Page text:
Bassiouni, who is clearly disappointed with the lack of action so far on the evidence his team has gathered, has his doubts that the prosecutors will pursue those accused of spearheading war crimes or that any action will be taken soon.
``It's quite obvious that [the prosecutors] can't go after the people they're courting to make a peace agreement,'' he says. ``There are those who hope that nothing will be done until there is an agreement and there are those who feel, like myself, that the course of justice should go on irrespective of what the politics are.''
Veteran New York human rights activist Felice Gaer says any Yugoslav peace talks should include specific discussion of the need to hand over for trial anyone accused by the Hague Yugoslav tribunal.
The key problem, says Bassiouni, is not with the prosecutor. ``It's a question of whether he will have the necessary finances and the political will of governments to support him in his work,'' he says. ``Don't underestimate the power of bureaucracy and financial restrictions to tie you down. I've battled it for two years as chairman of the Commission.''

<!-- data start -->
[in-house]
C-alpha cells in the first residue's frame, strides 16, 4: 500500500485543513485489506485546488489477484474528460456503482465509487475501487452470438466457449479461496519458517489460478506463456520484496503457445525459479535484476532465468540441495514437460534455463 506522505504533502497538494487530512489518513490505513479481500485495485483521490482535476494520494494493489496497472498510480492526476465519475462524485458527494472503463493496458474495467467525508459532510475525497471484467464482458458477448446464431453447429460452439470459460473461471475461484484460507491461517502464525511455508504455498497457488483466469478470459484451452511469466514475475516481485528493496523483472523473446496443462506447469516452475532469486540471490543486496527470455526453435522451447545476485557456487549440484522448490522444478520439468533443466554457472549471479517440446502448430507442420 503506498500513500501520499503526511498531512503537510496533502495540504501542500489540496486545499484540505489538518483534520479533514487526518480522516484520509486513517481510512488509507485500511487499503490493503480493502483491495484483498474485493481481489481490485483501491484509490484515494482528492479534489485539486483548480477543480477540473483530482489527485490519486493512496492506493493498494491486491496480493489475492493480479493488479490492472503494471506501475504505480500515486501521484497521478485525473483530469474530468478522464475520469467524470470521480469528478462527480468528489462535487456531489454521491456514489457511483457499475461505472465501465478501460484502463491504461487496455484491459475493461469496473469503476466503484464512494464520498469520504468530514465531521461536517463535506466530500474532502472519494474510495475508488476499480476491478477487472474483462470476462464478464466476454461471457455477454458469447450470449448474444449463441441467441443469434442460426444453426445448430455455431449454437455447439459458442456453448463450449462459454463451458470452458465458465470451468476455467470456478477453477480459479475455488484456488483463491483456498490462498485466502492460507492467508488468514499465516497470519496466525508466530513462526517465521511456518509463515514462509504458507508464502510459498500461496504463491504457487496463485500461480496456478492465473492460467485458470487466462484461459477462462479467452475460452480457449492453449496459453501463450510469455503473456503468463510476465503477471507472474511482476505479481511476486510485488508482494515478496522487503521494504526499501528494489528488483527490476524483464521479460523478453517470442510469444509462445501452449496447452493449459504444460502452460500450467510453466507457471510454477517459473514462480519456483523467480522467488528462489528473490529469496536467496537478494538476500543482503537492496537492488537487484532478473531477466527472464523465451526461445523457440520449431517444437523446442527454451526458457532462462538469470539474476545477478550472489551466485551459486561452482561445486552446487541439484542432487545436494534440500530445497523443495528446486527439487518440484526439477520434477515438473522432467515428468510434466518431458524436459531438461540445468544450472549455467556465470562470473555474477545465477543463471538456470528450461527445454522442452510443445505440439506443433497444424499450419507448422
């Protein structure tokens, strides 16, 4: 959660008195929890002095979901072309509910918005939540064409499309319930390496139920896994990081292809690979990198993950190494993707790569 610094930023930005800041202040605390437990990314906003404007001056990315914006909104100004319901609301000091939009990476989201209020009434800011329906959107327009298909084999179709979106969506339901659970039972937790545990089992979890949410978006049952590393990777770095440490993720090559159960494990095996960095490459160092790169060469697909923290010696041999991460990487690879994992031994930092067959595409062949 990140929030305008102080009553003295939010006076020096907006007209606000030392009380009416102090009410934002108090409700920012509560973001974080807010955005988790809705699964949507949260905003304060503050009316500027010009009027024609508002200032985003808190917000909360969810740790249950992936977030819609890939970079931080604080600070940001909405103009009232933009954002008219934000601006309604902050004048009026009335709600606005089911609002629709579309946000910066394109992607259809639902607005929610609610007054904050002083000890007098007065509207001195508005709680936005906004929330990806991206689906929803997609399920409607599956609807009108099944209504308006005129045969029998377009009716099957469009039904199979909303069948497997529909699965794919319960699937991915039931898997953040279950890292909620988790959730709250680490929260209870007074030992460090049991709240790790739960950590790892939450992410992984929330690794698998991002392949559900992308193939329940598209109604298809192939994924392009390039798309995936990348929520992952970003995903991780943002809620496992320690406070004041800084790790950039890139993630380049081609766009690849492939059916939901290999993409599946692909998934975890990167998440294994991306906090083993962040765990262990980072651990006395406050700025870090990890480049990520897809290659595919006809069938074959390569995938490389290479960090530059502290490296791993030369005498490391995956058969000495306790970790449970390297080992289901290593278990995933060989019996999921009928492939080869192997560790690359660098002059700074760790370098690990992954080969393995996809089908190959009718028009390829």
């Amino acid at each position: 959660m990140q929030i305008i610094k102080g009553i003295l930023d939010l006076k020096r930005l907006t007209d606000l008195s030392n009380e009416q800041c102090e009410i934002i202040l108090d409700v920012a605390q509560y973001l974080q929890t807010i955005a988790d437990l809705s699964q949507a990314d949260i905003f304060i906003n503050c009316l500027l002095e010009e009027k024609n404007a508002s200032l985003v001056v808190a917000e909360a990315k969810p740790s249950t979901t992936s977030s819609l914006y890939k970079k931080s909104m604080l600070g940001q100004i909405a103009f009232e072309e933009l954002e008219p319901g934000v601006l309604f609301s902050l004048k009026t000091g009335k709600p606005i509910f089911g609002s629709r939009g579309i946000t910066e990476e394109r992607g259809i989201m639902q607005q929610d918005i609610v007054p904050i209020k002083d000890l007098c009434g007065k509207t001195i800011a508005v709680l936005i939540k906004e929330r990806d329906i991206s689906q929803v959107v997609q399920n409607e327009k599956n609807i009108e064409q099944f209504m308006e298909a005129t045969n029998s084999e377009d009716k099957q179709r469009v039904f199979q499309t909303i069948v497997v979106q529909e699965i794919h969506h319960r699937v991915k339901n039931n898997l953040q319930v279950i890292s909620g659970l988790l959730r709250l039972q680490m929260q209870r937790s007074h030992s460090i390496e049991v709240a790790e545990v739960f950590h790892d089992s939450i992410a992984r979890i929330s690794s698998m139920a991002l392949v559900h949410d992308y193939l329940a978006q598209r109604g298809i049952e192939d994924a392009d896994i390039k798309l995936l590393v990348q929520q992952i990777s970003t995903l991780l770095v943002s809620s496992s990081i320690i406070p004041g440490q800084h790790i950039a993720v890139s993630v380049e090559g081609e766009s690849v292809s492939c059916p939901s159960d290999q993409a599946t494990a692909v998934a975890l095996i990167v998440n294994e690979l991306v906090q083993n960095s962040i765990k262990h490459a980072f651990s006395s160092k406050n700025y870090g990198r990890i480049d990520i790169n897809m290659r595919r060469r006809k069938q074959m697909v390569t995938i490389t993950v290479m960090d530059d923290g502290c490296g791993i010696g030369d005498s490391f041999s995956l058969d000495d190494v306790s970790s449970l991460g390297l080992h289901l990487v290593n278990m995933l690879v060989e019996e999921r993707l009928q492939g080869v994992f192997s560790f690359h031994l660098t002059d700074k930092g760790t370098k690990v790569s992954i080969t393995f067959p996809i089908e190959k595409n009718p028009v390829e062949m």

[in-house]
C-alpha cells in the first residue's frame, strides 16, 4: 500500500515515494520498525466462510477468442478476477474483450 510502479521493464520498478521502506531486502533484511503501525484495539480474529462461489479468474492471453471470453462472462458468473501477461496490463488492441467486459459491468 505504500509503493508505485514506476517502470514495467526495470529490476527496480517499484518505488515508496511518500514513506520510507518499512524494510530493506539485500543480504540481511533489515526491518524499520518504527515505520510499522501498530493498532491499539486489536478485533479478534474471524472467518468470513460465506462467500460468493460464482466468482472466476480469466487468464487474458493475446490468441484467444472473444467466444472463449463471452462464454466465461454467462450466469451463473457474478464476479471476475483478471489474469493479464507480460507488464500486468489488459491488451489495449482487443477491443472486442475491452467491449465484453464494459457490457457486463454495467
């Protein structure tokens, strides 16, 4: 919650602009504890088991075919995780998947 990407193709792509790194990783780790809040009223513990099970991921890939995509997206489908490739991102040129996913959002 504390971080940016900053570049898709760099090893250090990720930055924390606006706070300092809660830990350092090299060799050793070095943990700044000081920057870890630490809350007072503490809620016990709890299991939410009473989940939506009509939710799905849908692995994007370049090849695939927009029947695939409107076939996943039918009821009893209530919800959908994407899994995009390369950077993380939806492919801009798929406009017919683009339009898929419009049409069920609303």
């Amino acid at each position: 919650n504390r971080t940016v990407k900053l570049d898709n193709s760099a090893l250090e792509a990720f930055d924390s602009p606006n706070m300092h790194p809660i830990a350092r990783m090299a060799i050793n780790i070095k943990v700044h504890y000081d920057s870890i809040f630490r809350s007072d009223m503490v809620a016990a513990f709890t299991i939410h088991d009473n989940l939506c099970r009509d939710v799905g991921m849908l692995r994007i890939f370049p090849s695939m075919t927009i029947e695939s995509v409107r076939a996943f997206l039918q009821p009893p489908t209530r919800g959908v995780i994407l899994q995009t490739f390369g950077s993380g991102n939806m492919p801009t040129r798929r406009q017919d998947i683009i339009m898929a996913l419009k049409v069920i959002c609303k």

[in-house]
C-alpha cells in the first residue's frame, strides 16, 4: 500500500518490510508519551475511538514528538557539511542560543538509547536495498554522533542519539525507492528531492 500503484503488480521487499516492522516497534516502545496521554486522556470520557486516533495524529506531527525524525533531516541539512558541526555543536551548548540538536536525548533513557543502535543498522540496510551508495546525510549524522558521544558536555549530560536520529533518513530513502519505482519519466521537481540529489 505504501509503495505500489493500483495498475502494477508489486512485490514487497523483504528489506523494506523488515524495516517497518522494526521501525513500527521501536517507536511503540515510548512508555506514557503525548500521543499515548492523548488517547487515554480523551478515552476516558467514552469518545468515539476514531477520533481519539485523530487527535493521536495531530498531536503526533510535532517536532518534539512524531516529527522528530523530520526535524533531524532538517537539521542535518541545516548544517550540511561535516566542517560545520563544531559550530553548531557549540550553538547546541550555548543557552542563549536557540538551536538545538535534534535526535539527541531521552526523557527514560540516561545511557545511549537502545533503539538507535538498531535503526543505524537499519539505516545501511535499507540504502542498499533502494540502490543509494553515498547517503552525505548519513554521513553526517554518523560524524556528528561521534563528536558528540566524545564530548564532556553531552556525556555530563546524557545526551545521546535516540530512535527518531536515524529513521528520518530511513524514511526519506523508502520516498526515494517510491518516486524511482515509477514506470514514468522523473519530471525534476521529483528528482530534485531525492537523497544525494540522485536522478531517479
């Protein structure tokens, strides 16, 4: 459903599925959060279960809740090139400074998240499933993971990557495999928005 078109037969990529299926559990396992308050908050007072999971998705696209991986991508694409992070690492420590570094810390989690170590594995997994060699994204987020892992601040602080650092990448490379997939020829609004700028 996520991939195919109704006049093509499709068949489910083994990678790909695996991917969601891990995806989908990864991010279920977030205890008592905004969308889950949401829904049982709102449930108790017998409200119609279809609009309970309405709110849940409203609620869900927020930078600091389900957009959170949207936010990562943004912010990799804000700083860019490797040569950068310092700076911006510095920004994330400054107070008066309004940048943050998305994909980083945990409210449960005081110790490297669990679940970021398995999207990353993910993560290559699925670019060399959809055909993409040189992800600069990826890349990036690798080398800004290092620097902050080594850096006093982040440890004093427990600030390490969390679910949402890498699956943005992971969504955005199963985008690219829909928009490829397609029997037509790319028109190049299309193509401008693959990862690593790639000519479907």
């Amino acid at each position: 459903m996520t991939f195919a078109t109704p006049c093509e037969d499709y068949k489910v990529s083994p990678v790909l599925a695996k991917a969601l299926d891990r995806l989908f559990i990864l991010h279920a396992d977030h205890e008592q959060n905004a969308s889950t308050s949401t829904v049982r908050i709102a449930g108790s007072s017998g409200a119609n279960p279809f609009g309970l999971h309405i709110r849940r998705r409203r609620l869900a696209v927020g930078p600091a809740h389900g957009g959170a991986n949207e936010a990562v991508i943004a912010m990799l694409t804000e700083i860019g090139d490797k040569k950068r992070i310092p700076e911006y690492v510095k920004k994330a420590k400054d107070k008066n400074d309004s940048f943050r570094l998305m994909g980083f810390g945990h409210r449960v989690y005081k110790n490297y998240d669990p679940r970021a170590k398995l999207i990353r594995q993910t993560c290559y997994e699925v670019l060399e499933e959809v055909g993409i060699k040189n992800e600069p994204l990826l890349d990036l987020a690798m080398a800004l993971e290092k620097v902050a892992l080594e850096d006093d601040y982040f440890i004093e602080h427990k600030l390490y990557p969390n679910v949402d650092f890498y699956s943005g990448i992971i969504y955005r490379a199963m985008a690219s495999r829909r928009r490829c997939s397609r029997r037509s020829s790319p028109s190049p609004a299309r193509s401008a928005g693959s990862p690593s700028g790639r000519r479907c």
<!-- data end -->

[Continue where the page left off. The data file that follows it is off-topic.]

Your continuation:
One major early challenge facing the former- Yugoslavia tribunal will be to determine the precise character of the war - civil, international, or other - occurring at different periods in the conflict, Bassiouni says. The nature of the conflict, he says, determines which kinds of crimes apply.
Only crimes committed against humanity (murder, enslavement, etc.) and genocide apply to all kinds of conflict, he says.
Noting that the Genocide Convention of 1948 makes no mention of attempted destruction of political or social groups, Bassiouni says that technical omission is a major reason that no global attempt was made to prosecute the Khmer Rouge for atrocities committed in Cambodia under Pol Pot. Also a factor, he says, just as in Bosnia-Herzegovina now, was the ongoing peace process and the US decision to support Khmer Rouge inclusion in the peace negotiations.
Another potential genocide case, he says, was dropped in the 1970s when the new nation of Bangladesh, which with India had planned to file suit at the International Court of Justice against Pakistan, opted to accept early diplomatic recognition from Pakistan and the freeing of certain assets instead.